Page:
Taking three years to relocate a 300m long, 17m wide soft silt clay embankment may seem rather slow, but that is how they do things in Norfolk, UK.
It is not that engineers for Broadlands Environmental Services (BESL), a joint venture between contractor Nuttall and consultant Halcrow, do not have much to do - they are responsible for the maintenance, repair and upgrade of the 240km of flood defences that protect 30,000ha of farmland and national park, 60% of which lies below sea level. It is just that, thanks to their 20-year public private partnership with the Environment Agency, BESL is able to spend time finding the best possible way of improving the earthen embankments that line the Broads' waterways.
Nuttall and Halcrow won the £100M ($170M) contract in May 2001 and have 12 years to improve defences, then a further eight years to maintain them. At the end of the contract they must hand back the flood defences to the Agency with a working life of a further seven to 10 years.
Their first two years on the project were spent surveying the area, testing soil samples and carrying out emergency repairs on sections of banks in severe distress. Many of the embankments are hundreds of years old and years of underinvestment meant BESL had to leap into action from day one.
'When we started the scheme we carried out condition surveys to see what state the flood defences were in, ' says BESL technical manager and Halcrow principal engineer Kevin Marsh.
'We found the piles in very poor condition, and that we had inherited poor flood bank structures - these were continually deteriorating as we carried out the works and it's an ongoing problem as we try to bring defences up to a set level.' The defined protection level is a one in seven year storm.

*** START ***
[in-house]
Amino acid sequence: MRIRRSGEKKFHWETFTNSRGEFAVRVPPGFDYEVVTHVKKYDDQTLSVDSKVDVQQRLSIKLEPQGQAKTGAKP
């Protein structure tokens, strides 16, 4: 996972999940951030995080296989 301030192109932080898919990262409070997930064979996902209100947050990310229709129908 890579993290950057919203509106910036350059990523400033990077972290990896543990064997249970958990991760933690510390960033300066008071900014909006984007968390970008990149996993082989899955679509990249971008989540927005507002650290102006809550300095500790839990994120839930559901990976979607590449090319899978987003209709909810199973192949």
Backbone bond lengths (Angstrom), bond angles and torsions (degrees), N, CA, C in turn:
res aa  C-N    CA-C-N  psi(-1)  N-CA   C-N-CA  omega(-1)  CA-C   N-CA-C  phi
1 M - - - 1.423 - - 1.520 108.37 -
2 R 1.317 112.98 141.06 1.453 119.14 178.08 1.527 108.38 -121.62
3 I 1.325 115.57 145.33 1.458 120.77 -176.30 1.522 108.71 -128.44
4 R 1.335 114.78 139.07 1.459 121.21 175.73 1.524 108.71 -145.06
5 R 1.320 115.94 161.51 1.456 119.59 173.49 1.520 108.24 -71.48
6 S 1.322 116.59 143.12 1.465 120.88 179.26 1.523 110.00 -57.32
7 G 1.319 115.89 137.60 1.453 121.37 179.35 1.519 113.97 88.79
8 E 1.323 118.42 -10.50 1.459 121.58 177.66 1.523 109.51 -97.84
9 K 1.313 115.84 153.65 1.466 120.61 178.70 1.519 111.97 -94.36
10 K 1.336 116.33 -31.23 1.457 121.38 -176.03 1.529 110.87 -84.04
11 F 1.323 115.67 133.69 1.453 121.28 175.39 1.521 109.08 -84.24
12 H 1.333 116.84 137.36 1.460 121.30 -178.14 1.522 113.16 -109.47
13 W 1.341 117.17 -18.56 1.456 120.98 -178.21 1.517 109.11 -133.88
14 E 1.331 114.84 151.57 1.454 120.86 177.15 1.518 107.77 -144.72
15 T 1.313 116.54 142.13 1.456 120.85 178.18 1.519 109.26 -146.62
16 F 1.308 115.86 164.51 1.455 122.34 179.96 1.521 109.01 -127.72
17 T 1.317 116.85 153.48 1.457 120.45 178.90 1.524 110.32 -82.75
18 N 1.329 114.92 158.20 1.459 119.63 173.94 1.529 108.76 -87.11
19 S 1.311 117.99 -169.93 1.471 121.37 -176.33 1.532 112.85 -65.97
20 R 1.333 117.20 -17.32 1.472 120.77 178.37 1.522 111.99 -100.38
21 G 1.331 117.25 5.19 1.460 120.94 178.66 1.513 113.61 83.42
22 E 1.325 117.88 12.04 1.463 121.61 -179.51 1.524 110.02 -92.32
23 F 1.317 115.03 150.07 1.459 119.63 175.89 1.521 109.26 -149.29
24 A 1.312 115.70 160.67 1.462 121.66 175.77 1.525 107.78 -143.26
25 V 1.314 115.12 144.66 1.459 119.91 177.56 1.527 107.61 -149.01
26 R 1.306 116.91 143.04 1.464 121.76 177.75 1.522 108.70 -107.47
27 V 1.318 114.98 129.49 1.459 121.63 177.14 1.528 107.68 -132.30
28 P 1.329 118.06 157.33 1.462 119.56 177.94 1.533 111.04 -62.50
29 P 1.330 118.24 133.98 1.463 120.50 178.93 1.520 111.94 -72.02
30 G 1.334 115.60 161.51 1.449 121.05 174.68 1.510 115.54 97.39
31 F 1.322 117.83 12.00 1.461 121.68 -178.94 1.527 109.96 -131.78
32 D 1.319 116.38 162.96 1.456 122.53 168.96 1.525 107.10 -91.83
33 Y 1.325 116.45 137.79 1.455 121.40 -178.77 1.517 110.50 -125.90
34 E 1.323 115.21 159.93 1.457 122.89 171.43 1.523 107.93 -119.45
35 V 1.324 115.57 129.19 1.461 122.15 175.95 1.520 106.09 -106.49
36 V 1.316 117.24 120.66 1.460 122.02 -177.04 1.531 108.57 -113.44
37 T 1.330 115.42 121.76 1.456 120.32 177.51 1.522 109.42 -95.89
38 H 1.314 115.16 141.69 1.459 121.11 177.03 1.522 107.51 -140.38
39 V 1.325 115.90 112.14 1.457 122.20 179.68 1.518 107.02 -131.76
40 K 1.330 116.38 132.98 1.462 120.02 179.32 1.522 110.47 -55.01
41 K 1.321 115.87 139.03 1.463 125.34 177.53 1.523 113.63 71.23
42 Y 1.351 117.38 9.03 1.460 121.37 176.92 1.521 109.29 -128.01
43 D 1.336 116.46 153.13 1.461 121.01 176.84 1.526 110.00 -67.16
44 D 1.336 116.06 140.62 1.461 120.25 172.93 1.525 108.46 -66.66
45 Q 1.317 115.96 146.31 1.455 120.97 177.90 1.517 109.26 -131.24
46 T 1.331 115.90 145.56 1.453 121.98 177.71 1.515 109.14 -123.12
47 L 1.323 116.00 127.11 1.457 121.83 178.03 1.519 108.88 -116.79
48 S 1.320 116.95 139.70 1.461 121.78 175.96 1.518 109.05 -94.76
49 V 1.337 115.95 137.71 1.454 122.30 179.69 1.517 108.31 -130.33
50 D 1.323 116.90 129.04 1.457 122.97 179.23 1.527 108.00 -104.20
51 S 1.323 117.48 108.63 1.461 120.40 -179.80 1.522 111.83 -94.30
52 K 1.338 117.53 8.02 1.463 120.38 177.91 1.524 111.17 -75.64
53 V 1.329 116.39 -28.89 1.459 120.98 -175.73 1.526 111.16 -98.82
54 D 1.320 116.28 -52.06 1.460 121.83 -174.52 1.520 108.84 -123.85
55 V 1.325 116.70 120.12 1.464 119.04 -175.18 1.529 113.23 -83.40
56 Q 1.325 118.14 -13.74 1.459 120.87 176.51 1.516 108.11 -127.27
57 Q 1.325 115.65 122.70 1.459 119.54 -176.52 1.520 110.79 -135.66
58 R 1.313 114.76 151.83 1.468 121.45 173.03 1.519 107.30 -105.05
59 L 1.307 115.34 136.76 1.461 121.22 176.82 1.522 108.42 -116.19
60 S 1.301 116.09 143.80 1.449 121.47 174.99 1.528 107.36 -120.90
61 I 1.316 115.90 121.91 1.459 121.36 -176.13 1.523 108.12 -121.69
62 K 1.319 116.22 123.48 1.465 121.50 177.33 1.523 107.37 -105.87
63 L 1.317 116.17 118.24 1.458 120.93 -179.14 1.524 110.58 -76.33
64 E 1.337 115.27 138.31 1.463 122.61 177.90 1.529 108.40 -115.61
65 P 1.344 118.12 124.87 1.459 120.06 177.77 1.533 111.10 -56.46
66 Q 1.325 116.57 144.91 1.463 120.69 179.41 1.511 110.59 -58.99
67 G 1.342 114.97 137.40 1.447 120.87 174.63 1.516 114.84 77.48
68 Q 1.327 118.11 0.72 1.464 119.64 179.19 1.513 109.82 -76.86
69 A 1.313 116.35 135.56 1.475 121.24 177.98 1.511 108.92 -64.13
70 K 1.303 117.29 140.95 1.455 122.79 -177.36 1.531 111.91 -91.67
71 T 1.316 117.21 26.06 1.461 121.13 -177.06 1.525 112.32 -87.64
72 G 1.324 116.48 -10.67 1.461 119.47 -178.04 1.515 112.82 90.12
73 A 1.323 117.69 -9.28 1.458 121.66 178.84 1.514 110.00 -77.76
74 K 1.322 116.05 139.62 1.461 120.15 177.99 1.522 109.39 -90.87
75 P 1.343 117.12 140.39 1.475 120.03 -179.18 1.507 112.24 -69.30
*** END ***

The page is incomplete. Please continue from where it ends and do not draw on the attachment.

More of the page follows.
To put that in context, the flood defences in New Orleans were designed to withstand a one in 300 year event, while the Thames Barrier has a defence level of one in 1,000 years.
Agency project manager Paul Mitchelmore says that a one in seven year level of protection was cost-effective and, while some overtopping will occur, this is acceptable and manageable.
'We don't mind overtopping as long as the bank is sound. But we don't want breaches. A breach is a catastrophic situation.' The Bure, Yare and Waveney rivers are all tidal, and if defences were breached sea water would flood fields lying behind them, damaging grazing and crops, destroying the natural habitats of local wildlife.
Overtopping is managed, says to Marsh, by knowing where banks are going to overtop and designing them to take it. The main solution to overtopping on this project has been the development of a flood bank set back, where a new flood bank is built 30m-50m behind the original on the outside bend of the river (see box). Marsh describes the set back's function as similar to 'an old-fashioned flood plain', because it allows water to spill over from the river onto a reed covered area before it reaches the new flood bank. Even if the high waters then gush over the new bank, there is a drainage ditch behind it to catch the overflow.
Marsh freely admits that the set back method is, so far, their greatest engineering innovation on the project: 'On the ground the rest of the work we're doing in engineering terms is fairly low key - it's bank strengthening, relocating dykes, earthworks, and moving muck about site.' But the set back solution offers innovation because, although it is more time consuming than piling - each set back can take up to five years - it is more sustainable.